The Governance Committee should consider new trustee orientation to be a process rather than a one-time meeting. For example, are there educational videos, podcasts or publications that will assist a new trustee in getting up to speed quickly? Is there a regional or national conference that would be beneficial? A targeted orientation plan should build background knowledge as efficiently as possible for busy new trustees. A thorough and effective orientation is essential in helping the new trustee develop a knowledge base for active group participation.
Beyond formal board orientation processes, developing personal connections among all trustees is a vital step along the inclusion pathway. When a board is successful in recruiting individuals with a diverse background, standing or preexisting personal relationships with current board members may not exist. Governance Committee members can lead the way with personal outreach to each new trustee. As individual person-to-person relationships are forged, the new trustee will likely contribute to board room discussions and decisions sooner rather than later.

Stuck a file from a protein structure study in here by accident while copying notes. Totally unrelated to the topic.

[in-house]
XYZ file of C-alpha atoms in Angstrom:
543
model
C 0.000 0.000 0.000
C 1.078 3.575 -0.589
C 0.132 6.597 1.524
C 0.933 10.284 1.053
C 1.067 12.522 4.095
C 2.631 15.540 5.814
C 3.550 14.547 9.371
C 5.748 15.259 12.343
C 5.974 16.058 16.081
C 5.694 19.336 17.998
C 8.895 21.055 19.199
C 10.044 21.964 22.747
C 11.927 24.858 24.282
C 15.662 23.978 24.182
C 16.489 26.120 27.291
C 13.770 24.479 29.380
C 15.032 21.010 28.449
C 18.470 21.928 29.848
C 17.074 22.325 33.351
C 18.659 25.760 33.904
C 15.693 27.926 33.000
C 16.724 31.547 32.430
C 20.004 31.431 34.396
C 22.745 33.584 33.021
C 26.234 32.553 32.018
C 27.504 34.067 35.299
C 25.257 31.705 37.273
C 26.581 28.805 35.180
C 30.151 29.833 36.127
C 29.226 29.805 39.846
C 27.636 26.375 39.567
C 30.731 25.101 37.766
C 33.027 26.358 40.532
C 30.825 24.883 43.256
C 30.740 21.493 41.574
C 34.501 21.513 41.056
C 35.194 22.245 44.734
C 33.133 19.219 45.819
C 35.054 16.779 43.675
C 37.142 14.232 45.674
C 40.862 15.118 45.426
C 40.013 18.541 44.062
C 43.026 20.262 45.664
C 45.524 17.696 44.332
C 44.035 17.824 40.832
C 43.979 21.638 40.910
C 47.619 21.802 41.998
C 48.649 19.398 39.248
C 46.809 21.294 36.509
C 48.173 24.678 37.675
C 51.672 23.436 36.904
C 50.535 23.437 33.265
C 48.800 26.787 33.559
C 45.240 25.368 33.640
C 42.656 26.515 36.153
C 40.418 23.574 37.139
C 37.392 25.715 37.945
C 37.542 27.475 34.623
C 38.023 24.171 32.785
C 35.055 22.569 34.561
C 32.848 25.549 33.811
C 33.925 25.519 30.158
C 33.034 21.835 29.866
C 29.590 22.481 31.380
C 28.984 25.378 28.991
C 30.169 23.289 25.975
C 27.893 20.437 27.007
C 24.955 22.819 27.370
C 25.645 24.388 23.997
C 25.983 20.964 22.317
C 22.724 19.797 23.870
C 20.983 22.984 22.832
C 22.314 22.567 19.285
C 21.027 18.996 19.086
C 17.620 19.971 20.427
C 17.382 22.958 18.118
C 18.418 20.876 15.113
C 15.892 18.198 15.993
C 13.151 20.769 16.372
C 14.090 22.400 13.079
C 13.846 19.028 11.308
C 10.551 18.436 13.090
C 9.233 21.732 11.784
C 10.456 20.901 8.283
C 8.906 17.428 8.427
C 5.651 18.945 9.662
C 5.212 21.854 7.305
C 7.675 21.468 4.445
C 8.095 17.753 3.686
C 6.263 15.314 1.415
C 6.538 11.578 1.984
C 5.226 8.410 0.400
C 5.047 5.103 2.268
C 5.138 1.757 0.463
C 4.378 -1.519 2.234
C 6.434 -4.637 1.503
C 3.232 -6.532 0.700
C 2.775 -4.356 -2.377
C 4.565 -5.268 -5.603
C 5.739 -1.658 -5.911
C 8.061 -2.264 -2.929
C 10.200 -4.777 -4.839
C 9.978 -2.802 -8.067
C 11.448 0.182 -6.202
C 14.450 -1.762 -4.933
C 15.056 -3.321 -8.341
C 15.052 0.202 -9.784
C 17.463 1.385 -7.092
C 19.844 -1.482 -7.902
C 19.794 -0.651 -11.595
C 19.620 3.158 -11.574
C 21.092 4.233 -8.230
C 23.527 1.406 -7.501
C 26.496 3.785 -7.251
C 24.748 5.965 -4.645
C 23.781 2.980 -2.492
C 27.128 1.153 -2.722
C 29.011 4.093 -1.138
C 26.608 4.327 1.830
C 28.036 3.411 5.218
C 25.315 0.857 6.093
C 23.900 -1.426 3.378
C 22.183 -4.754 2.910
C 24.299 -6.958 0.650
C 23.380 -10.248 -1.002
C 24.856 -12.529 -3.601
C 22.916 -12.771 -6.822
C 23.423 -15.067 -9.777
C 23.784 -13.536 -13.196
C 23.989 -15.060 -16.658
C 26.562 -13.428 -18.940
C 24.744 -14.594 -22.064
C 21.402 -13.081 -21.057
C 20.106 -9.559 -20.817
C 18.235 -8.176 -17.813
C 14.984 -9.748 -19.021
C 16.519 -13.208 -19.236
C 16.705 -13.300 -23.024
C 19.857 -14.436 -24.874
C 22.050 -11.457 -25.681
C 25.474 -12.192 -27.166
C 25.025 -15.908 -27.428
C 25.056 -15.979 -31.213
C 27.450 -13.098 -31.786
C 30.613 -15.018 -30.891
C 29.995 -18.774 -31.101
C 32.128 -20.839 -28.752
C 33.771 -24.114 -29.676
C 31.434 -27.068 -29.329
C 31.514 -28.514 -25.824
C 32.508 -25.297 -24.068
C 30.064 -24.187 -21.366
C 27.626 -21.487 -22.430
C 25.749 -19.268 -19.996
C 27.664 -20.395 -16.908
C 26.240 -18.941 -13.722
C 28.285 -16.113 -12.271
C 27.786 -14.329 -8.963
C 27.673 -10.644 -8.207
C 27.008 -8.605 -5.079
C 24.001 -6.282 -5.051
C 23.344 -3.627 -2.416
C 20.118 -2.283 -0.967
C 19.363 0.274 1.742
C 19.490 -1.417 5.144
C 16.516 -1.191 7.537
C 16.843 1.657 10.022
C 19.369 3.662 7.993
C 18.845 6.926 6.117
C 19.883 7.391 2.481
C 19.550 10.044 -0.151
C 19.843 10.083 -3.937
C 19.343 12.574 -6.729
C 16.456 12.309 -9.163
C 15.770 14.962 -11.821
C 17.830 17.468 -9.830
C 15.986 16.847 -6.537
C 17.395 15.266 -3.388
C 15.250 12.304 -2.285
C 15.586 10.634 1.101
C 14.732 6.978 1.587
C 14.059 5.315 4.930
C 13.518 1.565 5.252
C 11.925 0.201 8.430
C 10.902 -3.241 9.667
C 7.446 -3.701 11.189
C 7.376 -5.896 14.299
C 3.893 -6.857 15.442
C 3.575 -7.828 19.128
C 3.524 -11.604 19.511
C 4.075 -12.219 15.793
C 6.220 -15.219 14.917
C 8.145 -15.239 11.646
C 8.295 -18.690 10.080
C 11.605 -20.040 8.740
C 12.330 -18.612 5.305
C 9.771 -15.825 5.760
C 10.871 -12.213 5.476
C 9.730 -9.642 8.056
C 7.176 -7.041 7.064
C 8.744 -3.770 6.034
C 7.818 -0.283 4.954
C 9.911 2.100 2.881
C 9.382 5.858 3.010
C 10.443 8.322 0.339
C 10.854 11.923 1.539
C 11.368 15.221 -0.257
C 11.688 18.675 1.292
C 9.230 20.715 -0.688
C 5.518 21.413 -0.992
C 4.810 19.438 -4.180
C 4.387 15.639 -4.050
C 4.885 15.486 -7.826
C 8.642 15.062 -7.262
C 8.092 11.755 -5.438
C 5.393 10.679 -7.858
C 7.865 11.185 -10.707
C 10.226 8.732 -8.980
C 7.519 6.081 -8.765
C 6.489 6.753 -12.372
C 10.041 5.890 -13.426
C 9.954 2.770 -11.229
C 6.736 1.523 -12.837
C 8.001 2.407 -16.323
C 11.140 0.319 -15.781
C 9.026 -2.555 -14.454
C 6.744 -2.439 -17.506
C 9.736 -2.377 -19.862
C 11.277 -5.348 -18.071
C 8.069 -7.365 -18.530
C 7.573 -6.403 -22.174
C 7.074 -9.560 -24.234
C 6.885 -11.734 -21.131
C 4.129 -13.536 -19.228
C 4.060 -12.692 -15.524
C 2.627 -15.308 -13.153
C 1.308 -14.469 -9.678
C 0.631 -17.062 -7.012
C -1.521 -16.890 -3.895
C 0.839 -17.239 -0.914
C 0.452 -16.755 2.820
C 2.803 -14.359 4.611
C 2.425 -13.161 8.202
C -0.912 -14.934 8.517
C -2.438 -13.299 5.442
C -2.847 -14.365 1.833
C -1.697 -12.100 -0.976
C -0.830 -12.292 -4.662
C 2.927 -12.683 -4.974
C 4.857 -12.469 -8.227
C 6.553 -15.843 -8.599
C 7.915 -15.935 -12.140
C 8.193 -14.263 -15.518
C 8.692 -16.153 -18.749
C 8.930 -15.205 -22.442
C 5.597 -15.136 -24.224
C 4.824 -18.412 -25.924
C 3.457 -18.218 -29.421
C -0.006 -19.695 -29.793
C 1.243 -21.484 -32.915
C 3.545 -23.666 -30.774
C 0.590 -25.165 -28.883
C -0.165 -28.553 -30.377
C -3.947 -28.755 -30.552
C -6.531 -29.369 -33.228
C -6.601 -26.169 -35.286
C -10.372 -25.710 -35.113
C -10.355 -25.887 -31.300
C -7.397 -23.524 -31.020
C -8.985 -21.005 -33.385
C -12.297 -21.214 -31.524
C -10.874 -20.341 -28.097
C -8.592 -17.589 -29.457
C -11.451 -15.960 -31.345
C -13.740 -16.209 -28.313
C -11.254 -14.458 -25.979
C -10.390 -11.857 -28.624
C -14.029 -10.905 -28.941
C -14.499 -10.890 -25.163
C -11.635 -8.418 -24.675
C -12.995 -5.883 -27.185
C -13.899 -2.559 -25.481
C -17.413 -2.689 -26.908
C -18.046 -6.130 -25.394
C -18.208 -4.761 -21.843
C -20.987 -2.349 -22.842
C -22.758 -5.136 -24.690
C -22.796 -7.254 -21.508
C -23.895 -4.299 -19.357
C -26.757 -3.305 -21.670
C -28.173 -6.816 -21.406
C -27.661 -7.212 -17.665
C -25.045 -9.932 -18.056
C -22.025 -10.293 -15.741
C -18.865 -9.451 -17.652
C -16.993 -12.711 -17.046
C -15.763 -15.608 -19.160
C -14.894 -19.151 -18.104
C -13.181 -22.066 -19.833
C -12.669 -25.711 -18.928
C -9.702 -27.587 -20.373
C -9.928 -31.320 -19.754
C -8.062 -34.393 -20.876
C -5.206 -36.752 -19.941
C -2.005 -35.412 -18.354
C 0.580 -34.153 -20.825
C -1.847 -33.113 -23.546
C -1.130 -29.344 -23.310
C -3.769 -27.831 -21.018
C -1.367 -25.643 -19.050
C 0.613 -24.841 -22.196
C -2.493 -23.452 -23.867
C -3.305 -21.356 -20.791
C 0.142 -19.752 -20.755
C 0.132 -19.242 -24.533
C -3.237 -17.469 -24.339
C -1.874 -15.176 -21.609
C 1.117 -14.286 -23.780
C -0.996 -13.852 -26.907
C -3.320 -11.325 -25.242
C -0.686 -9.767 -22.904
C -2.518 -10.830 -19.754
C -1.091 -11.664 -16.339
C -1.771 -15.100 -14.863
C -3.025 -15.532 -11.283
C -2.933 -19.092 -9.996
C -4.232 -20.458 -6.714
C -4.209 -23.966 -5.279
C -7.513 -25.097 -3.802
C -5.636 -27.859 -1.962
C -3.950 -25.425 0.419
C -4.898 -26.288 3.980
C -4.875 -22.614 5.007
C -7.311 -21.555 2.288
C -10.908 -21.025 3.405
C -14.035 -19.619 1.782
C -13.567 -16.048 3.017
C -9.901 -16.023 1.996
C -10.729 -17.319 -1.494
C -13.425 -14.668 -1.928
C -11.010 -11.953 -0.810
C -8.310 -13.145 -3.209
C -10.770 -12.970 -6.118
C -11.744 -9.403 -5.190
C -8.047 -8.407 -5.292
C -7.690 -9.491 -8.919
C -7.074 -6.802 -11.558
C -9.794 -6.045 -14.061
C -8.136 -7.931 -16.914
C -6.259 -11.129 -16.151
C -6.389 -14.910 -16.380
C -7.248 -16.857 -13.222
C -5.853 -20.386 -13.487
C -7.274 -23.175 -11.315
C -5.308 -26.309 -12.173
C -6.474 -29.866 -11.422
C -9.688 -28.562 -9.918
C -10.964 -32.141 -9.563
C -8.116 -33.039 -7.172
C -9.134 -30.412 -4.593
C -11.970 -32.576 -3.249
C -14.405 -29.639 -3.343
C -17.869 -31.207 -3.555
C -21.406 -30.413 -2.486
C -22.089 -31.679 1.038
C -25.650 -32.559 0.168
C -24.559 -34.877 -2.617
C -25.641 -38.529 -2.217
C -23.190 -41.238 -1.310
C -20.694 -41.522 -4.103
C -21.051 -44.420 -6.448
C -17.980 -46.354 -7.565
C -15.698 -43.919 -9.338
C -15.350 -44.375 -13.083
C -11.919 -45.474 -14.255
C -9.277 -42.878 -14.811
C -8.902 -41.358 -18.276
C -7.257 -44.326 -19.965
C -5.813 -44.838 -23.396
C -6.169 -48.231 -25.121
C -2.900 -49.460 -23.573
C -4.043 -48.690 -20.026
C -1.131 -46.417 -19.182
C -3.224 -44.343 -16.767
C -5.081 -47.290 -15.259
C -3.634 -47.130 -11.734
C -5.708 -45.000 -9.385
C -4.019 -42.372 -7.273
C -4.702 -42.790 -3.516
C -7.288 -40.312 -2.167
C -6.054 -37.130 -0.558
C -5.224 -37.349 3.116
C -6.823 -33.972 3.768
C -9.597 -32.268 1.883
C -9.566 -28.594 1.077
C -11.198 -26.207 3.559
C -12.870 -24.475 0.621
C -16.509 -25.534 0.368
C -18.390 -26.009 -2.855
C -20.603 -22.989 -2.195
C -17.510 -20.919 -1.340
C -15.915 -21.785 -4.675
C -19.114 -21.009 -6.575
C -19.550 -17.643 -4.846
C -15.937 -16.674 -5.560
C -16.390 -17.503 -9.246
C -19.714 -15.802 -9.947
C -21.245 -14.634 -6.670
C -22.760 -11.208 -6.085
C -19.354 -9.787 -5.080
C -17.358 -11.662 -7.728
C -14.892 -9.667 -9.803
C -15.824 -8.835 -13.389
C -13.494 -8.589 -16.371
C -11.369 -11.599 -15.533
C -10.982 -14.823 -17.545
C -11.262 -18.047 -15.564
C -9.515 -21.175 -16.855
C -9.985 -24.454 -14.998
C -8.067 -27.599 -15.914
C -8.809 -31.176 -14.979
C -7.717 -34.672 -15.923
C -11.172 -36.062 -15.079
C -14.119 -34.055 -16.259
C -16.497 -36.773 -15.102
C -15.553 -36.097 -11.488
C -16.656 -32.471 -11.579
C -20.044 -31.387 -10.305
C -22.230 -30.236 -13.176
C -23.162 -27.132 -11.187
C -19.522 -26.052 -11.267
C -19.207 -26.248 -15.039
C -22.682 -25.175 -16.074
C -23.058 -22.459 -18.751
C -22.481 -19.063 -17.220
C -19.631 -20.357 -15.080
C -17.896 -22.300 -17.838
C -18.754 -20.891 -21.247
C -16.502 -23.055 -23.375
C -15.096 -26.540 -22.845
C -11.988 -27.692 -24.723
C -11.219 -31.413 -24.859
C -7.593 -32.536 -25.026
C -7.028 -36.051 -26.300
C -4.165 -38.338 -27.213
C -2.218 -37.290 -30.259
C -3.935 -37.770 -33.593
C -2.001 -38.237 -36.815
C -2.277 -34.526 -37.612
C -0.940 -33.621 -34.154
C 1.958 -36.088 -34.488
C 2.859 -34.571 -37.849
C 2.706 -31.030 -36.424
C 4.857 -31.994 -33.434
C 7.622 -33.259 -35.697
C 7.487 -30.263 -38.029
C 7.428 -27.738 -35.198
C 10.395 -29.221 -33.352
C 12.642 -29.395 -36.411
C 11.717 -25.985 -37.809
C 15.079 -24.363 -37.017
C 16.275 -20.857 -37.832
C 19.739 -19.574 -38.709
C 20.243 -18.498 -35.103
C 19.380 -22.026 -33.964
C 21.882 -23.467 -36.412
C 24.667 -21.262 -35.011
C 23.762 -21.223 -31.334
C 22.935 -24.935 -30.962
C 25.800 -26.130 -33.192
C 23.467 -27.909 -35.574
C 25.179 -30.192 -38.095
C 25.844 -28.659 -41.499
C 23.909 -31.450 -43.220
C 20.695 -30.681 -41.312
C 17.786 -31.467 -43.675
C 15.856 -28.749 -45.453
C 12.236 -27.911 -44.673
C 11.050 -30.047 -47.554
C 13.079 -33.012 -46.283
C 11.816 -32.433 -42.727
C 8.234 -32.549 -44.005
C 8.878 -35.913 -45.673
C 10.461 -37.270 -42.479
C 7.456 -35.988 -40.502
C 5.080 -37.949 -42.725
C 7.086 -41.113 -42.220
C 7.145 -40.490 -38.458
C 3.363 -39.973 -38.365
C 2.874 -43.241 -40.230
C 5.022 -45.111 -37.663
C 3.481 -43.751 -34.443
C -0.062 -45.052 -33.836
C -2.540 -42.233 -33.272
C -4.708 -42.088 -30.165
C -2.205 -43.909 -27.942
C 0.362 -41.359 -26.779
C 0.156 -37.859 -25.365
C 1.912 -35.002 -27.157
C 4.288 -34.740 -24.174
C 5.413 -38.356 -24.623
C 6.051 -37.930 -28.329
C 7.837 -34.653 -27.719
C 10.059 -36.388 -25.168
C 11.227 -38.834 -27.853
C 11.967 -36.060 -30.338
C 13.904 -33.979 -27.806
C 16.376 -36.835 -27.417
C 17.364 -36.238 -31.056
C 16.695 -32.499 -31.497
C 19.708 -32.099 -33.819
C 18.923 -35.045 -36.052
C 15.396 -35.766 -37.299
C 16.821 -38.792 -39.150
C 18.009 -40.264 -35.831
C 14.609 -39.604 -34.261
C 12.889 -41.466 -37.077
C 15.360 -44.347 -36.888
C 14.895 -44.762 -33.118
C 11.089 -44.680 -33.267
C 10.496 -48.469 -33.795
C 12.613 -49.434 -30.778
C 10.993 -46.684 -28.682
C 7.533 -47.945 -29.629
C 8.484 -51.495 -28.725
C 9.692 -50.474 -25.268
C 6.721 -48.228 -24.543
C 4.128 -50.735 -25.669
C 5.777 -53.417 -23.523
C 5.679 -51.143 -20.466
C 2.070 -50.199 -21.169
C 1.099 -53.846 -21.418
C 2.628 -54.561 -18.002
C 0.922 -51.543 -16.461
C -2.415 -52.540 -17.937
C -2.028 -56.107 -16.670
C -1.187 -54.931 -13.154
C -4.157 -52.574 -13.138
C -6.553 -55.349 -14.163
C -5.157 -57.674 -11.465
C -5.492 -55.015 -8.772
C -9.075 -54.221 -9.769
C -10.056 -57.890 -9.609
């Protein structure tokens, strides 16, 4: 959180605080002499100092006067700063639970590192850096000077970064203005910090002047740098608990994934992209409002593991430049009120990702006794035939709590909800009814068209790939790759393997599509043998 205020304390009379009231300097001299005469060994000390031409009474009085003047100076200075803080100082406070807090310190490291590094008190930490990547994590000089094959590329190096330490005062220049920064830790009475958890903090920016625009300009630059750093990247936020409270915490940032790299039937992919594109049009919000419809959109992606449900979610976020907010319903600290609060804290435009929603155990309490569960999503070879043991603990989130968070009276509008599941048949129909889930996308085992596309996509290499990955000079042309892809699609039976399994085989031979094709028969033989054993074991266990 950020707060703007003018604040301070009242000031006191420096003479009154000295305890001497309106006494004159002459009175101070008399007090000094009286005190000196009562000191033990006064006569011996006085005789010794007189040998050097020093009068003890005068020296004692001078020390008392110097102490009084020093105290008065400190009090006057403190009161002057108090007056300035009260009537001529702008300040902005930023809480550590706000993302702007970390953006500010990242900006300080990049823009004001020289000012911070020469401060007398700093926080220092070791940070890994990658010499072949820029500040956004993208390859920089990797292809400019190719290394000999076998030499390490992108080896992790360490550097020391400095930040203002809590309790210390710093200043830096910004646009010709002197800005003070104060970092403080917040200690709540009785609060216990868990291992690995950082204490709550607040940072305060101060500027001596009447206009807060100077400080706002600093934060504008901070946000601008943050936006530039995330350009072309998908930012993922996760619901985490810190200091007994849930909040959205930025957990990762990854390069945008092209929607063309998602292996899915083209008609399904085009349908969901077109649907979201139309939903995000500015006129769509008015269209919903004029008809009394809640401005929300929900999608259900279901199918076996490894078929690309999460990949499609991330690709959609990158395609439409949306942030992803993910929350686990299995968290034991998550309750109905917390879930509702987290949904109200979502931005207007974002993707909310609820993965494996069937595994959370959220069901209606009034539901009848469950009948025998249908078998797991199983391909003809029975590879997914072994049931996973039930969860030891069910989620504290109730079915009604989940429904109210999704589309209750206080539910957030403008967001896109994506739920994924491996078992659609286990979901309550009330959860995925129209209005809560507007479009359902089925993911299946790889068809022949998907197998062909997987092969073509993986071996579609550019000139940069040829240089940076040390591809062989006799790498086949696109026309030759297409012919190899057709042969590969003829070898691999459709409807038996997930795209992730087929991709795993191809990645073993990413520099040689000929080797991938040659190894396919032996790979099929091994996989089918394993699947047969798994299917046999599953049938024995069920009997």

Developing interpersonal relationships is especially difficult if all or most board meetings are conducted remotely. Fostering inclusivity amongst all board members is a strong reason for boards to return to in person board meetings.
Some boards may benefit from deliberate strategies to nudge along personal relationship-building. Perhaps some social events can be planned to facilitate board members getting to know one another. Boards may wish to consider timing their annual retreat soon after new trustees join the board for another pathway to rapid engagement.
The Governance Committee may also wish to assign a ‘board buddy’ to each new trustee. The purpose of the board buddy is to be a peer resource. The peer is generally a trustee with several years of board experience. The peer should also initiate occasional between-meeting contact with the new trustee to answer questions.